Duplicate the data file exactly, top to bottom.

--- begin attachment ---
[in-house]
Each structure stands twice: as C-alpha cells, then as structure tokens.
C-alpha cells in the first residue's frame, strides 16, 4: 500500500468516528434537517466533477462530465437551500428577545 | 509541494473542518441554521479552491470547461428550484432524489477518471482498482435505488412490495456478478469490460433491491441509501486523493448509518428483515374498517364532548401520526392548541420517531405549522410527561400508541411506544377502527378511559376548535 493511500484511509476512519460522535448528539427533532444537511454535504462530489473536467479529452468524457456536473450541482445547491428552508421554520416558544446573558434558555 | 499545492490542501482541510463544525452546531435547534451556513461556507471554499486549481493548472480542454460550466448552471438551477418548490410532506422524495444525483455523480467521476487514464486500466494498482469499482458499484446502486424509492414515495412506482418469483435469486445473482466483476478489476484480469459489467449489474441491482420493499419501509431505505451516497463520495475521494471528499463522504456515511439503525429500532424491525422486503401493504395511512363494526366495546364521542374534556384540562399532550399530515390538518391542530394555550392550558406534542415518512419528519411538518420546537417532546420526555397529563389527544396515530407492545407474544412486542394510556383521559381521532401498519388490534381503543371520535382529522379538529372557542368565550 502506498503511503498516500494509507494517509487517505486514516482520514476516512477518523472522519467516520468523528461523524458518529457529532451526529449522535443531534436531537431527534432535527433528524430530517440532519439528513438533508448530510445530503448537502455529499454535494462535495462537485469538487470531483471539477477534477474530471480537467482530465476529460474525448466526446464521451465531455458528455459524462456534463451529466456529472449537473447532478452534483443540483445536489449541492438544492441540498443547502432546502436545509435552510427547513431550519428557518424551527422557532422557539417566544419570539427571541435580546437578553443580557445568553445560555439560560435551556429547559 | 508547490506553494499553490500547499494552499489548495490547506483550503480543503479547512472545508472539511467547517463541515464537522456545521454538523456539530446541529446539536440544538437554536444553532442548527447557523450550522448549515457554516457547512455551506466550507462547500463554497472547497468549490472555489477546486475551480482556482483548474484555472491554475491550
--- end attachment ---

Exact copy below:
[in-house]
Each structure stands twice: as C-alpha cells, then as structure tokens.
C-alpha cells in the first residue's frame, strides 16, 4: 500500500468516528434537517466533477462530465437551500428577545 | 509541494473542518441554521479552491470547461428550484432524489477518471482498482435505488412490495456478478469490460433491491441509501486523493448509518428483515374498517364532548401520526392548541420517531405549522410527561400508541411506544377502527378511559376548535 493511500484511509476512519460522535448528539427533532444537511454535504462530489473536467479529452468524457456536473450541482445547491428552508421554520416558544446573558434558555 | 499545492490542501482541510463544525452546531435547534451556513461556507471554499486549481493548472480542454460550466448552471438551477418548490410532506422524495444525483455523480467521476487514464486500466494498482469499482458499484446502486424509492414515495412506482418469483435469486445473482466483476478489476484480469459489467449489474441491482420493499419501509431505505451516497463520495475521494471528499463522504456515511439503525429500532424491525422486503401493504395511512363494526366495546364521542374534556384540562399532550399530515390538518391542530394555550392550558406534542415518512419528519411538518420546537417532546420526555397529563389527544396515530407492545407474544412486542394510556383521559381521532401498519388490534381503543371520535382529522379538529372557542368565550 502506498503511503498516500494509507494517509487517505486514516482520514476516512477518523472522519467516520468523528461523524458518529457529532451526529449522535443531534436531537431527534432535527433528524430530517440532519439528513438533508448530510445530503448537502455529499454535494462535495462537485469538487470531483471539477477534477474530471480537467482530465476529460474525448466526446464521451465531455458528455459524462456534463451529466456529472449537473447532478452534483443540483445536489449541492438544492441540498443547502432546502436545509435552510427547513431550519428557518424551527422557532422557539417566544419570539427571541435580546437578553443580557445568553445560555439560560435551556429547559 | 508547490506553494499553490500547499494552499489548495490547506483550503480543503479547512472545508472539511467547517463541515464537522456545521454538523456539530446541529446539536440544538437554536444553532442548527447557523450550522448549515457554516457547512455551506466550507462547500463554497472547497468549490472555489477546486475551480482556482483548474484555472491554475491550